Unassuming
Unassuming is offline
#3
Oct16-08, 11:25 PM
P: 169
Your hint helped but since this is my first cauchy problem I am still lost. I am getting lost when I try to find the partial fractions of

[tex]\frac{1}{n!(n+k)}[/tex]

I am doing this in order to get the telescoping sequence.

Mark44
Mark44 is online now
#4
Oct16-08, 11:48 PM
Mentor
P: 21,012

Show sequence is cauchy


Quote Quote by Unassuming View Post
Your hint helped but since this is my first cauchy problem I am still lost. I am getting lost when I try to find the partial fractions of

[tex]\frac{1}{n!(n+k)}[/tex]

I am doing this in order to get the telescoping sequence.
So why do you think you need to decompose the fraction and why do you think you need a telescoping sequence? Given a positive number epsilon, all you need to do is find a number N so that for all m and n larger than N, any two terms in your sequence are closer together than epsilon.

HINT: You have k terms (count 'em!) on the right, the largest of which is 1/(n + 1)!
boombaby
boombaby is offline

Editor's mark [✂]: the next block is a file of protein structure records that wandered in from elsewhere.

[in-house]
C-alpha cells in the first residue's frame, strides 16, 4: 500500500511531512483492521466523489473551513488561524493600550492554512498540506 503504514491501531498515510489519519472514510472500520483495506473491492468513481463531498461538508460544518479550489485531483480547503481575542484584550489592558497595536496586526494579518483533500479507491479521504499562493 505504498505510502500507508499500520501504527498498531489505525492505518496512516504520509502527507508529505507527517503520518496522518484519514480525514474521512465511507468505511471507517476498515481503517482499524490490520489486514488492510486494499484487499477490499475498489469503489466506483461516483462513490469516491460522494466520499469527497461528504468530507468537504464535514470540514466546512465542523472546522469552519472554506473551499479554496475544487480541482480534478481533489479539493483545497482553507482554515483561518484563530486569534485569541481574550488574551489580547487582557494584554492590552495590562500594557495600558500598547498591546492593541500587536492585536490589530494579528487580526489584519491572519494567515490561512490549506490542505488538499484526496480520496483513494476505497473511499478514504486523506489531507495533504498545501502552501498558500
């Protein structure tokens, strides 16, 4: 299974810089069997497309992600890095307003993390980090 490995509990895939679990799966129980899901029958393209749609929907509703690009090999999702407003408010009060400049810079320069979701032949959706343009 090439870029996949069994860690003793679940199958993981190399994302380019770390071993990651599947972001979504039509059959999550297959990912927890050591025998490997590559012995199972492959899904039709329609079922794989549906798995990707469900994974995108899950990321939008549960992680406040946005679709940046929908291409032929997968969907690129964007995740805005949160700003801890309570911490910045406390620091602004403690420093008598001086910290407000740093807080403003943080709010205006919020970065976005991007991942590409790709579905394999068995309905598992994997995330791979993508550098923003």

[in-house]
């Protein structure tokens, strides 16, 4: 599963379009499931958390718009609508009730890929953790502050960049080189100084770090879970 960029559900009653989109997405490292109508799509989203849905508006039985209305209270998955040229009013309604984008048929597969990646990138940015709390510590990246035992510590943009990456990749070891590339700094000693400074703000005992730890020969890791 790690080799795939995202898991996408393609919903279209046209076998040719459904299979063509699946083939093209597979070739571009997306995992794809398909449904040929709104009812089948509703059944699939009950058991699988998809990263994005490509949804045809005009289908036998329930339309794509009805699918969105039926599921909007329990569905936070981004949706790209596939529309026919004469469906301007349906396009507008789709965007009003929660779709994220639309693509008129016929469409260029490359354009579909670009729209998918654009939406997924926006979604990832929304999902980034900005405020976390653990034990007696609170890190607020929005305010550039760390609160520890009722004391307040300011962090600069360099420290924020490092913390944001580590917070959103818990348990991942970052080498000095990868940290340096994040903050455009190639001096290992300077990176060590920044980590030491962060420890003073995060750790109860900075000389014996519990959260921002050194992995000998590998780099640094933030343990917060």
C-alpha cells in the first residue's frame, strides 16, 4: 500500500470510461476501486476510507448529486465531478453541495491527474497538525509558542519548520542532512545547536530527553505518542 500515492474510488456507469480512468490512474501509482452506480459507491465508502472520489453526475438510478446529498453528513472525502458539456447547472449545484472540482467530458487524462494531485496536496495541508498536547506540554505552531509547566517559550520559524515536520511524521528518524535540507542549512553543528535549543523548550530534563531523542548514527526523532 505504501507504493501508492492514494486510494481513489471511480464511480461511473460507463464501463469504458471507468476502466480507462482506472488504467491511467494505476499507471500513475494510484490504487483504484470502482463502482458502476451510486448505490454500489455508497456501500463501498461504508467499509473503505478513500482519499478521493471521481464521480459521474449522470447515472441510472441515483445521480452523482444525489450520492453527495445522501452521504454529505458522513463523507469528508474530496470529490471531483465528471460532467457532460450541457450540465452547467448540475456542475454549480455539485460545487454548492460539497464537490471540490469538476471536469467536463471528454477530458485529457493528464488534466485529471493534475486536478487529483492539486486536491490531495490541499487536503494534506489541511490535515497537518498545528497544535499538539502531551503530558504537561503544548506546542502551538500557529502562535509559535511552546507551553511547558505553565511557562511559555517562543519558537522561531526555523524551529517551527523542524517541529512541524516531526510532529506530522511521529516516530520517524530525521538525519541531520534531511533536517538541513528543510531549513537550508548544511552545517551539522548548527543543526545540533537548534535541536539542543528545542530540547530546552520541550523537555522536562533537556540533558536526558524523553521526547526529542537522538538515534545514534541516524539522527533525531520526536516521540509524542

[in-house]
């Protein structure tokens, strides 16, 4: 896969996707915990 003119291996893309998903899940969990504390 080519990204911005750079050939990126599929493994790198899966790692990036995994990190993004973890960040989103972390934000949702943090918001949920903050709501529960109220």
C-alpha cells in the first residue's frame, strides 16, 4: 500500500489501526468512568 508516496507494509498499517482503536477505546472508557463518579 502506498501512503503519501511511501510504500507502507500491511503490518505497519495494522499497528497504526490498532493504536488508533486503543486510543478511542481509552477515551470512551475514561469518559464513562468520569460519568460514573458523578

#5
Oct17-08, 03:31 AM
P: 130
I'm not sure how to use your hint, Mark44....
are you going to prove it by saying that
[tex]\frac{1}{(n+1)!}+\frac{1}{(n+2)!}+...+\frac{1}{(n+k)!}<\frac{k}{(n+1)!}[/tex],
which looks as if it approaches to 0 as N goes to infinity. So it can be made less than a given epsilon?
But, I realize that k is independent on the given epsilon. So if you find a N. I can choose k large enough, say, k=(n+1)! which will make that inequality useless.
So how can it be done?

A different hint: prove its convergenece as an upper bounded increasing sequences, which implies also it's a cauchy.

PS. Well, after a second thought, The hint of Mark44 really works, but a bit tricky